• The city of Ashgabat itself is simply beautiful, with the majority of the new sections of the city being built out of white marble and polished brass as its “brand.”
• At night, the city is reminiscent of another city in a desert: Las Vegas. Everything is lit up at night and left on almost all night, in bright, sometimes changing colors.
• Most of the potential downsides depend upon your point of view. For example, it’s a highly regulated society, with large amounts of police and military personnel everywhere. Intimidating for some, but at the same time a safety factor for others.
• The city of Ashgabat basically closes at 11pm. For some, that might actually be a benefit for their meeting, ensuring nobody’s going to get in to any late night trouble.
• Alcohol is available at most restaurants, and there are bars and pubs, but it’s made fairly clear that public drunkenness is unacceptable.
• Not everything is allowed to be photographed, and it’s not always clear what can and can’t be taken. Always ask respectfully and politely whether or not a photo is allowed.

Barriers for Events

Turkmenistan is going to have to make major decisions if it wants to attract more international visitors. For example, much like China, there are restrictions as to what Websites can and can’t be accessed on the Internet. For a tech savvy audience, or a heavily social media engaged crowd, this could be a deal-breaker, but that hasn’t stop China from becoming a major player in the tourism industry, so it is possible.

In addition, it can be very difficult to obtain visas to visit the country, something with which White and Krueger experienced some difficulty. That must be addressed if Turkmenistan wants to have more tourism, meetings, and conferences.


Positive Elements and Attractions
• Kabobs, grilled meats and various fried dumpling-style dishes – Mediterranean and Middle Eastern food – are amazing in Turkmenistan.
• Surreal scenery, embanked in fog until sunrise, which revealed large plains.
• The Palace of Happiness (pictured above), a $2 billion building, covered in LED lights, where people get registered to marry. The rest of the city is just white marble buildings trying to be as majestic as possible.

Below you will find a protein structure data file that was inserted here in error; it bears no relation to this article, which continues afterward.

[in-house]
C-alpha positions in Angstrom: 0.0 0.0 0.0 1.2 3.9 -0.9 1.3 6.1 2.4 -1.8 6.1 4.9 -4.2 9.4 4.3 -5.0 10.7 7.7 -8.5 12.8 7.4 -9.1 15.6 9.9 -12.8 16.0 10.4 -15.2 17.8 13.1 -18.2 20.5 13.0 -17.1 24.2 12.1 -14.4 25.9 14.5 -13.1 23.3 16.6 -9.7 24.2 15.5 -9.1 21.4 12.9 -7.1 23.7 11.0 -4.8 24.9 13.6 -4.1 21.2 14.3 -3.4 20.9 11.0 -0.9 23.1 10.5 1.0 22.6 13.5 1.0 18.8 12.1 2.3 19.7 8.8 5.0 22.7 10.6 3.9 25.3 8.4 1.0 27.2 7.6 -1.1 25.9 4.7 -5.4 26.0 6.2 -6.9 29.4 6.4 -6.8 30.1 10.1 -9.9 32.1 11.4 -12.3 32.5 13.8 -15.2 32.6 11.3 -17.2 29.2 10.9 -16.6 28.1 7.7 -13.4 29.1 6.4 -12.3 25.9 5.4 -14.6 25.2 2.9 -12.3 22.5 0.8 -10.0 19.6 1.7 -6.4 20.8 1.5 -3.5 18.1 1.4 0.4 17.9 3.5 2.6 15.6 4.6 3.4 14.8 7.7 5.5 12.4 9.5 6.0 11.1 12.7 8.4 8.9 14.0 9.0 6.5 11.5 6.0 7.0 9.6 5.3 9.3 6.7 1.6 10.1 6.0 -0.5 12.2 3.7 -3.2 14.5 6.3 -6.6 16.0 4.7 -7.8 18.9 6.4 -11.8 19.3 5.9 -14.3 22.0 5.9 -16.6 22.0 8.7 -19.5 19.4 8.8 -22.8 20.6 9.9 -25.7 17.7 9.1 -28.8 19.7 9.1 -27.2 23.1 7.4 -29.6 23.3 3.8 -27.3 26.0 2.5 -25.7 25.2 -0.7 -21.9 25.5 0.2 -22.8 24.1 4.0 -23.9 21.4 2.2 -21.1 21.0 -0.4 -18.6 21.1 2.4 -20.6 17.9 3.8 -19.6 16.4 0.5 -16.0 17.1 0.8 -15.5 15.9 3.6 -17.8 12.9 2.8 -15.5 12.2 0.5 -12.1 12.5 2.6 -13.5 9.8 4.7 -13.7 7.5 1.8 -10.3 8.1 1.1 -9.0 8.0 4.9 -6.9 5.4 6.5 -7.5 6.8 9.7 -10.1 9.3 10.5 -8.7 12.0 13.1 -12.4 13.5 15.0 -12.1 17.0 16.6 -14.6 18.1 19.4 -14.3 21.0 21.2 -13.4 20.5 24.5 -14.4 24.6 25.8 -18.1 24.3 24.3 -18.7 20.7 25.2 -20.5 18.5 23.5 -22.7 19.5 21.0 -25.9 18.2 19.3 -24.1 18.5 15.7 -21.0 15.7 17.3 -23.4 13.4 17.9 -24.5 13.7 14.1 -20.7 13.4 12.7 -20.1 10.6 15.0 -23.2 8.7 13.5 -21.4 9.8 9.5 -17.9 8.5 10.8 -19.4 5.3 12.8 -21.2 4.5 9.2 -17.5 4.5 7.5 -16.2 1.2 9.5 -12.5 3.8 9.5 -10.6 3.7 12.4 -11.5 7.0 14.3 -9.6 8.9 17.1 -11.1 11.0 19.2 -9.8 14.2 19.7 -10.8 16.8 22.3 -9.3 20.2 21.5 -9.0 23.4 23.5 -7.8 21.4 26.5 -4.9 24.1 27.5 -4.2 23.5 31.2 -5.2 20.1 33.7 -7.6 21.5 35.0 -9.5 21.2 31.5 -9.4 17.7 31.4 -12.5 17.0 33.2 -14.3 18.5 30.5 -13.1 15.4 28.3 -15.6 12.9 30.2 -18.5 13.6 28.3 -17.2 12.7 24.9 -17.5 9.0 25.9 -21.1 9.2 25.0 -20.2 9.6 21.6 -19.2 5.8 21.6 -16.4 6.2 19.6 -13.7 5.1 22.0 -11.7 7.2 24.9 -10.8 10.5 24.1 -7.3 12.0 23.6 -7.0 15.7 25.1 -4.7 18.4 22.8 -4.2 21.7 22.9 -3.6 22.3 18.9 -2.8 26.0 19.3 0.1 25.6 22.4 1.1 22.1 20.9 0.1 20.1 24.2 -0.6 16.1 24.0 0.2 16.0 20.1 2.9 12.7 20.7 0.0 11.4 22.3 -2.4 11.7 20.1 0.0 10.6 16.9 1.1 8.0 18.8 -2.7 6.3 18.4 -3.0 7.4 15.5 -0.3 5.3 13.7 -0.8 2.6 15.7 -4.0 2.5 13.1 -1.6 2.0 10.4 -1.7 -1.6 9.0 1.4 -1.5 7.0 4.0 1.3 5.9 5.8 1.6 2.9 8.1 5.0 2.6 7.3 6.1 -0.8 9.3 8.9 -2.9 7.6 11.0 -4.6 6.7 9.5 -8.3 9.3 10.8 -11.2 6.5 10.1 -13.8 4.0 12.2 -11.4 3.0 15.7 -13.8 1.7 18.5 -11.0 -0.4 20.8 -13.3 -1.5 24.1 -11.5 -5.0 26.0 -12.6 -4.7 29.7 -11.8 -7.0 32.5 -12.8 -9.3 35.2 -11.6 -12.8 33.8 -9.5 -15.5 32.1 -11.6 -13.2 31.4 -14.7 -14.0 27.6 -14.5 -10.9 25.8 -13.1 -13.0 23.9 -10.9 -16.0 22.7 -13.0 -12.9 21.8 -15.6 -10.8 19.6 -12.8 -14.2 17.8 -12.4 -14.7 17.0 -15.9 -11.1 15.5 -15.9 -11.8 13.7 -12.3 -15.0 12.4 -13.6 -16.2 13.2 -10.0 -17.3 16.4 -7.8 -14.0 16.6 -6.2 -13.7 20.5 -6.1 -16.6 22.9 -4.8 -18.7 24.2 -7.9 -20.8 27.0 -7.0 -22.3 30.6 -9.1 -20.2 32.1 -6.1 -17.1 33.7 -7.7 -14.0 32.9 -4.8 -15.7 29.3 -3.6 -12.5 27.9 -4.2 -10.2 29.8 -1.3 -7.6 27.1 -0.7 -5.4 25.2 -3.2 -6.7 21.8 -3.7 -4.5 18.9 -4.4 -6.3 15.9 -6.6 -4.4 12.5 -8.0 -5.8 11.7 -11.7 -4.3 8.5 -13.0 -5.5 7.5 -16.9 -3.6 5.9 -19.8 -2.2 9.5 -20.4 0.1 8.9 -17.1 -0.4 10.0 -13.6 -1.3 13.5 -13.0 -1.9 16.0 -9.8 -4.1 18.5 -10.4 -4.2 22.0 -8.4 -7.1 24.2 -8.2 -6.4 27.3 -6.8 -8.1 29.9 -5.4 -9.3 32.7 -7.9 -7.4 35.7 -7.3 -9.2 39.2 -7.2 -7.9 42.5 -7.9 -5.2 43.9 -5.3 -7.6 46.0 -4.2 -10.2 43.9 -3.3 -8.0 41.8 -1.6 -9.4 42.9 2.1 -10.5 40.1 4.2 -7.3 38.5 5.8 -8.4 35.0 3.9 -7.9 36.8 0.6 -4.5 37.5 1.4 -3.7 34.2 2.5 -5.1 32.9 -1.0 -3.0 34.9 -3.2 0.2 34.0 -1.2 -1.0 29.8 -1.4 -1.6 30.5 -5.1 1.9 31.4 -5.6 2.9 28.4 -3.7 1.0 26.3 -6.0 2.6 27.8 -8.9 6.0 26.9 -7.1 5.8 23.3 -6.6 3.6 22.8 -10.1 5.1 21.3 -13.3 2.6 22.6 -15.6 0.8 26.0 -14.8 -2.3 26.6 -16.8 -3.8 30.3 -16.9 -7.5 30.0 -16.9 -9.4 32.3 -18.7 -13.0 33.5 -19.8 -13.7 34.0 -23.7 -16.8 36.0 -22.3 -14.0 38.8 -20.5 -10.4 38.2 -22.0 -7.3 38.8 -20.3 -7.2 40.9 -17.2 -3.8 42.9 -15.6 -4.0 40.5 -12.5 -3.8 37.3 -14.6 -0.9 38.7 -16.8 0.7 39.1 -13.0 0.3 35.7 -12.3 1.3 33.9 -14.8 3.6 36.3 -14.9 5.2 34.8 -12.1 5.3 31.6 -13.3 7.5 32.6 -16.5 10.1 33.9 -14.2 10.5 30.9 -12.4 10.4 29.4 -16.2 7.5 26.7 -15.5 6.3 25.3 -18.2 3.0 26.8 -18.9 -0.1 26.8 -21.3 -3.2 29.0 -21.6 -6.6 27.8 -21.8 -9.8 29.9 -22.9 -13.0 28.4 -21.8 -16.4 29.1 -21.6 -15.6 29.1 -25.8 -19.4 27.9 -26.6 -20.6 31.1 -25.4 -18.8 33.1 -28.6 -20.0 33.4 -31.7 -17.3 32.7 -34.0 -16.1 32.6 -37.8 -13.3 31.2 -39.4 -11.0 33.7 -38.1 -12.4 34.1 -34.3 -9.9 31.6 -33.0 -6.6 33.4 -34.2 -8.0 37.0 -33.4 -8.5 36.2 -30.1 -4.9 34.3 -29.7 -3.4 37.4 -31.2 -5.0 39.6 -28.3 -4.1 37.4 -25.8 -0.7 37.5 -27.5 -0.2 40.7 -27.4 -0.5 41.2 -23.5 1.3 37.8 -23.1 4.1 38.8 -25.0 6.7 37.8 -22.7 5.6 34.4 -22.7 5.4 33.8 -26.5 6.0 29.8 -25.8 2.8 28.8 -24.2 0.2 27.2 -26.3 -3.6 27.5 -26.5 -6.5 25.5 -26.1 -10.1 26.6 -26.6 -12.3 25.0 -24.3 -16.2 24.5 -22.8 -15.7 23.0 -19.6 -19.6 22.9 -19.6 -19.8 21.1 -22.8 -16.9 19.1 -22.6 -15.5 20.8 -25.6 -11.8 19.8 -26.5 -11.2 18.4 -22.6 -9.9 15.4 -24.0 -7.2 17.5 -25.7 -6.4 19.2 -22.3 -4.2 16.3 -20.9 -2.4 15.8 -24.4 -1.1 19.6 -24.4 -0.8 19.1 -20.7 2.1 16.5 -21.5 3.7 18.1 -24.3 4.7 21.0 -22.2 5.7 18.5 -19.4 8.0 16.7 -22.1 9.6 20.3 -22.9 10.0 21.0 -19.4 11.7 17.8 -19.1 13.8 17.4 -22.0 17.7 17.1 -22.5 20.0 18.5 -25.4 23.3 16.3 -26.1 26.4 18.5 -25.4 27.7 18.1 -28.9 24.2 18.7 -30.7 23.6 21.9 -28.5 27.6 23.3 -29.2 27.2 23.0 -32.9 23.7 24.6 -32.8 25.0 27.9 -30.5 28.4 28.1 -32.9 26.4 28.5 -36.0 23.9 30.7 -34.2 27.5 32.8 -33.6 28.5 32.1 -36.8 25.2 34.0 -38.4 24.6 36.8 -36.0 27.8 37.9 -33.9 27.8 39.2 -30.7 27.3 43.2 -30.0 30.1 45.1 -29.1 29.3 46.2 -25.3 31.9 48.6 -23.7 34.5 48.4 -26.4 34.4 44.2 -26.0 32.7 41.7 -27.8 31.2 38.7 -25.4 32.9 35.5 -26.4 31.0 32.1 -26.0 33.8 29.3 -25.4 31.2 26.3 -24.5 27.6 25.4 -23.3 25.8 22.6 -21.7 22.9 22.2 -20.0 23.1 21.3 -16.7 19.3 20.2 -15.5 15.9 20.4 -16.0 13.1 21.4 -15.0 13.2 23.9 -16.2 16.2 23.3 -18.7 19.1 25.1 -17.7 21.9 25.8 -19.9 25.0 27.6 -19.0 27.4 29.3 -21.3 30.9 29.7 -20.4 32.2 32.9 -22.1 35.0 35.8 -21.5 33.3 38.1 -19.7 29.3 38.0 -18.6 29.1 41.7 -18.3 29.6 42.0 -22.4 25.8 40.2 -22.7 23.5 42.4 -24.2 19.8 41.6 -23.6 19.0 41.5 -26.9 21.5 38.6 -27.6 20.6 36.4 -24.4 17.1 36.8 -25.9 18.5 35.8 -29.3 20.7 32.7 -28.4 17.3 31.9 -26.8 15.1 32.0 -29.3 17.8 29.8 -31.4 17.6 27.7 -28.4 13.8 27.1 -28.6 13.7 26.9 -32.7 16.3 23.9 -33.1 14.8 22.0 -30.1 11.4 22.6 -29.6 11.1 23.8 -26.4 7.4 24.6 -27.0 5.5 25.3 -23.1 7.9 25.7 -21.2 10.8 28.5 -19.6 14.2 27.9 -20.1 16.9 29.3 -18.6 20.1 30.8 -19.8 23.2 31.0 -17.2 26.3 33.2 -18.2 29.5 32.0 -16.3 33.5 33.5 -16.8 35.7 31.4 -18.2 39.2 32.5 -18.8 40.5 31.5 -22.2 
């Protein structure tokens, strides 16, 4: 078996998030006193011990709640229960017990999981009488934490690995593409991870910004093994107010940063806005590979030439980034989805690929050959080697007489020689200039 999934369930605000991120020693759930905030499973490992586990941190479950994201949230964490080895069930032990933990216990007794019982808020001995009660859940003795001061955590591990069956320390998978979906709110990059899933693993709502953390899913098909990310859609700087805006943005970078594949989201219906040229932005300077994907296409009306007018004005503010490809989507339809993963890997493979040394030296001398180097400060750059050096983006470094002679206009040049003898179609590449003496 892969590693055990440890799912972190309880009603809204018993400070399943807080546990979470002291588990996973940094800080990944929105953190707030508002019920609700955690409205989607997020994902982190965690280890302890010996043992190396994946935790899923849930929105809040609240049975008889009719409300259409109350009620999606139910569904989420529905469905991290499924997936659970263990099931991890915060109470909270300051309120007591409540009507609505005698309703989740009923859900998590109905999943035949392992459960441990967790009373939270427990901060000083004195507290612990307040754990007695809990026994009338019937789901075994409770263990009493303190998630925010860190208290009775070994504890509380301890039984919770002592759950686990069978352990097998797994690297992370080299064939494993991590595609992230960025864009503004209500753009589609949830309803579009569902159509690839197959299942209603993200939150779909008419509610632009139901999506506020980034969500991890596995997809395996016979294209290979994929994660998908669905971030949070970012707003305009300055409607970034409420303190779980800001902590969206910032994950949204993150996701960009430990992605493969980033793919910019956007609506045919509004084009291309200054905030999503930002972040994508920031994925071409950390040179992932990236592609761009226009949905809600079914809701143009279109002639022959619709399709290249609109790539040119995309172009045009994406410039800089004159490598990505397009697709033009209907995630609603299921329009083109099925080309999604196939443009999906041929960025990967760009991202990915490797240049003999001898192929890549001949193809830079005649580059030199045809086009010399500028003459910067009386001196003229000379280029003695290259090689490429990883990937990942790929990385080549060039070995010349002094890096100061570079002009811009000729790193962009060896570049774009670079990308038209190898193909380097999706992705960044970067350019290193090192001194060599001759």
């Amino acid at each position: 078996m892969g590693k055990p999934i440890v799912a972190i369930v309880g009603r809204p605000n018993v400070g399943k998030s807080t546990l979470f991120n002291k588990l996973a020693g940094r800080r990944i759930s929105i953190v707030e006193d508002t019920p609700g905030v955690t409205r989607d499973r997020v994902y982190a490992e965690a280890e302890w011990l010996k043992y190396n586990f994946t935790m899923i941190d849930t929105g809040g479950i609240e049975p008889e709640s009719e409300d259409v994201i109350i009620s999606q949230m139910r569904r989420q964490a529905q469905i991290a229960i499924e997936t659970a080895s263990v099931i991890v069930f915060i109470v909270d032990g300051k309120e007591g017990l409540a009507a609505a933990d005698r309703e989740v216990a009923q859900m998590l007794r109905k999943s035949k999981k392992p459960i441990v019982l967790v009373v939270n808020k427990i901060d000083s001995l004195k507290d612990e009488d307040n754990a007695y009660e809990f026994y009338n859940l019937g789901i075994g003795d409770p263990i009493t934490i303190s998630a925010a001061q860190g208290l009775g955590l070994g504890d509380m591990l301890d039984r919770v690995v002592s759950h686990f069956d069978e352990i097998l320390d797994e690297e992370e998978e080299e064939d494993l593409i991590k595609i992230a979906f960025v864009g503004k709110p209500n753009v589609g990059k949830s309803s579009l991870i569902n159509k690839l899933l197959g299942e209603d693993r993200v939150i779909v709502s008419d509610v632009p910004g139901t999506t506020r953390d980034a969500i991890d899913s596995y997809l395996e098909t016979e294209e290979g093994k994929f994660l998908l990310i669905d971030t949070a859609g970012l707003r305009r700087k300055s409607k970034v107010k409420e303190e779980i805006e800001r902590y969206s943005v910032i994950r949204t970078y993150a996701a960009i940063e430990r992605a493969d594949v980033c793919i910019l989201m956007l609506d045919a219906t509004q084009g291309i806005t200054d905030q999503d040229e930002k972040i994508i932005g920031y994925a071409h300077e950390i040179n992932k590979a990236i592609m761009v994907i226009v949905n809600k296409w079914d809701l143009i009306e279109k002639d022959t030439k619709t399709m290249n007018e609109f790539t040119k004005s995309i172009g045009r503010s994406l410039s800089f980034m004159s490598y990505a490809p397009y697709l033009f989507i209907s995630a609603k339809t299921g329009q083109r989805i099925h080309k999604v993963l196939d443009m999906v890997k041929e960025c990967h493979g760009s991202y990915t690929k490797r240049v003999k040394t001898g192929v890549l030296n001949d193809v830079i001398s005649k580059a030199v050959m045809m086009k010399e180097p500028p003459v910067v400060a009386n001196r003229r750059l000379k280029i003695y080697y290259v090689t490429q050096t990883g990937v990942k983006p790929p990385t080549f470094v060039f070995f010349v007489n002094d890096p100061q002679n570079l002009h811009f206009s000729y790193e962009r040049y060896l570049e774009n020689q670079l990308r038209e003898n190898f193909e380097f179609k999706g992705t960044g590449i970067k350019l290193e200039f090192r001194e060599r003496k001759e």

• Abundant monuments and statues.

This is a society and culture that has been smothered by the Soviet Union and is now finding its way. Its first post-Soviet ruler had eight statues of gold built honoring himself. The second ruler is a bit more democratic, but not much more. This is a country trying to find itself. It is a country that is half-authentic, half-Soviet paranoid, trying to bring in the world through events. They see the ultimate power of live experiences. Tradeshows for business. Conferences for learning. Events for marketing and community building.

Turkmenistan will be a country to watch in the coming years to see if it can succeed in its desire to become a worldwide destination. It’s smart to want to enter the multibillion-dollar meetings and tourism industries, but, as with all destinations, it is going to have to find a balance between its own cultural and societal norms, and the desires, wants, and needs of a global audience. For the right group, Turkmenistan has the makings of a world class destination.

This article was based on Howard Givner’s interview with Kevin White and Brandt Krueger.

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Carol McKibben has 35 years of experience in publishing, advertising /marketing /PR, writing /editing, education and as a business owner. She was President and co-founder of McKibben Communications from 1991until it was sold in 2001;and was Vice President/Publisher for a decade for Miramar Communications where she ran Special Events magazine and The Special Event. In 2008, Carol began a career in freelance writing and editing under the McKibben Consulting umbrella and is the published author of three books. She holds a Bachelor of Arts in English and Journalism, a Master of Arts in Teaching and a Publishers’ Certificate from Northwestern University’s Kellogg School of Journalism.